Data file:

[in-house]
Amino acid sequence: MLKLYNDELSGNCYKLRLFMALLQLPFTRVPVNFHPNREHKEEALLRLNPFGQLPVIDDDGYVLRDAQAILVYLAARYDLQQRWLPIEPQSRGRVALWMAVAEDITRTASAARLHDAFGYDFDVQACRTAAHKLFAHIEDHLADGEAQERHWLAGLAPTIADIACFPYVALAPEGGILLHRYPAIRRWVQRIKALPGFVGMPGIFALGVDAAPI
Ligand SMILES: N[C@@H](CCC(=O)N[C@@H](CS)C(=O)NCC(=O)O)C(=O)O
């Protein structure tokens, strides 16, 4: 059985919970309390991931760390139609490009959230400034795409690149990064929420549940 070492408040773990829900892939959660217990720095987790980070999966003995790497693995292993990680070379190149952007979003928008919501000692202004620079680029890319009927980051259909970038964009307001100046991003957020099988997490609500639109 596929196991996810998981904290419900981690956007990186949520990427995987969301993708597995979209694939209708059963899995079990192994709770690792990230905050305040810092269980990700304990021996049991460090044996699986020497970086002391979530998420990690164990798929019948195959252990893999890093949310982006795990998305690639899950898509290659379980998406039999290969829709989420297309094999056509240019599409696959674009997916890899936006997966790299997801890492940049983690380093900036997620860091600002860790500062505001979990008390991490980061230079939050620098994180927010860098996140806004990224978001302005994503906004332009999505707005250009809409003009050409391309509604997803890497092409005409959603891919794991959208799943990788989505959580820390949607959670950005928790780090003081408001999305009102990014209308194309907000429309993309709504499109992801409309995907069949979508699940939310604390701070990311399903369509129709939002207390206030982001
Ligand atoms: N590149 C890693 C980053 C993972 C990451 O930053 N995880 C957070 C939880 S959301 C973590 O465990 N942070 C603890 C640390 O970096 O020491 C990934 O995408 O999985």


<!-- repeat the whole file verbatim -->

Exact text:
[in-house]
Amino acid sequence: MLKLYNDELSGNCYKLRLFMALLQLPFTRVPVNFHPNREHKEEALLRLNPFGQLPVIDDDGYVLRDAQAILVYLAARYDLQQRWLPIEPQSRGRVALWMAVAEDITRTASAARLHDAFGYDFDVQACRTAAHKLFAHIEDHLADGEAQERHWLAGLAPTIADIACFPYVALAPEGGILLHRYPAIRRWVQRIKALPGFVGMPGIFALGVDAAPI
Ligand SMILES: N[C@@H](CCC(=O)N[C@@H](CS)C(=O)NCC(=O)O)C(=O)O
């Protein structure tokens, strides 16, 4: 059985919970309390991931760390139609490009959230400034795409690149990064929420549940 070492408040773990829900892939959660217990720095987790980070999966003995790497693995292993990680070379190149952007979003928008919501000692202004620079680029890319009927980051259909970038964009307001100046991003957020099988997490609500639109 596929196991996810998981904290419900981690956007990186949520990427995987969301993708597995979209694939209708059963899995079990192994709770690792990230905050305040810092269980990700304990021996049991460090044996699986020497970086002391979530998420990690164990798929019948195959252990893999890093949310982006795990998305690639899950898509290659379980998406039999290969829709989420297309094999056509240019599409696959674009997916890899936006997966790299997801890492940049983690380093900036997620860091600002860790500062505001979990008390991490980061230079939050620098994180927010860098996140806004990224978001302005994503906004332009999505707005250009809409003009050409391309509604997803890497092409005409959603891919794991959208799943990788989505959580820390949607959670950005928790780090003081408001999305009102990014209308194309907000429309993309709504499109992801409309995907069949979508699940939310604390701070990311399903369509129709939002207390206030982001
Ligand atoms: N590149 C890693 C980053 C993972 C990451 O930053 N995880 C957070 C939880 S959301 C973590 O465990 N942070 C603890 C640390 O970096 O020491 C990934 O995408 O999985």